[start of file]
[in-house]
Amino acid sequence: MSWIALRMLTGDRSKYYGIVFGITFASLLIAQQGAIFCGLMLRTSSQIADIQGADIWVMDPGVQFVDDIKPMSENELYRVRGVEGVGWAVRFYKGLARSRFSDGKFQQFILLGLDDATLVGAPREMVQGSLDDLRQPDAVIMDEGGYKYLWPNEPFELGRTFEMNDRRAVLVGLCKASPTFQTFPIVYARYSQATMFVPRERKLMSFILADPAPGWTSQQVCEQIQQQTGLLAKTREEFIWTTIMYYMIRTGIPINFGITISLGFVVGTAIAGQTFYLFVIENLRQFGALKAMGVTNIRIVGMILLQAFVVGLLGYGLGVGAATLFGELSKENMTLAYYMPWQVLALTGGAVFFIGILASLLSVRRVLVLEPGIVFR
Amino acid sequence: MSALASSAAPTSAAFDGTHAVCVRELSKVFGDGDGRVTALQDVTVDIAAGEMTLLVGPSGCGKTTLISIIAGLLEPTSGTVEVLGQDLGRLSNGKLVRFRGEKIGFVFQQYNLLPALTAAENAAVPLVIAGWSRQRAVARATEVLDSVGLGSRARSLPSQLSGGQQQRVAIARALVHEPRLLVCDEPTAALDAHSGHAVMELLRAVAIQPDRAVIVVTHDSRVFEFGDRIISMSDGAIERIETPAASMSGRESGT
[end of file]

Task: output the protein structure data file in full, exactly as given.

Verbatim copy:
[in-house]
Amino acid sequence: MSWIALRMLTGDRSKYYGIVFGITFASLLIAQQGAIFCGLMLRTSSQIADIQGADIWVMDPGVQFVDDIKPMSENELYRVRGVEGVGWAVRFYKGLARSRFSDGKFQQFILLGLDDATLVGAPREMVQGSLDDLRQPDAVIMDEGGYKYLWPNEPFELGRTFEMNDRRAVLVGLCKASPTFQTFPIVYARYSQATMFVPRERKLMSFILADPAPGWTSQQVCEQIQQQTGLLAKTREEFIWTTIMYYMIRTGIPINFGITISLGFVVGTAIAGQTFYLFVIENLRQFGALKAMGVTNIRIVGMILLQAFVVGLLGYGLGVGAATLFGELSKENMTLAYYMPWQVLALTGGAVFFIGILASLLSVRRVLVLEPGIVFR
Amino acid sequence: MSALASSAAPTSAAFDGTHAVCVRELSKVFGDGDGRVTALQDVTVDIAAGEMTLLVGPSGCGKTTLISIIAGLLEPTSGTVEVLGQDLGRLSNGKLVRFRGEKIGFVFQQYNLLPALTAAENAAVPLVIAGWSRQRAVARATEVLDSVGLGSRARSLPSQLSGGQQQRVAIARALVHEPRLLVCDEPTAALDAHSGHAVMELLRAVAIQPDRAVIVVTHDSRVFEFGDRIISMSDGAIERIETPAASMSGRESGT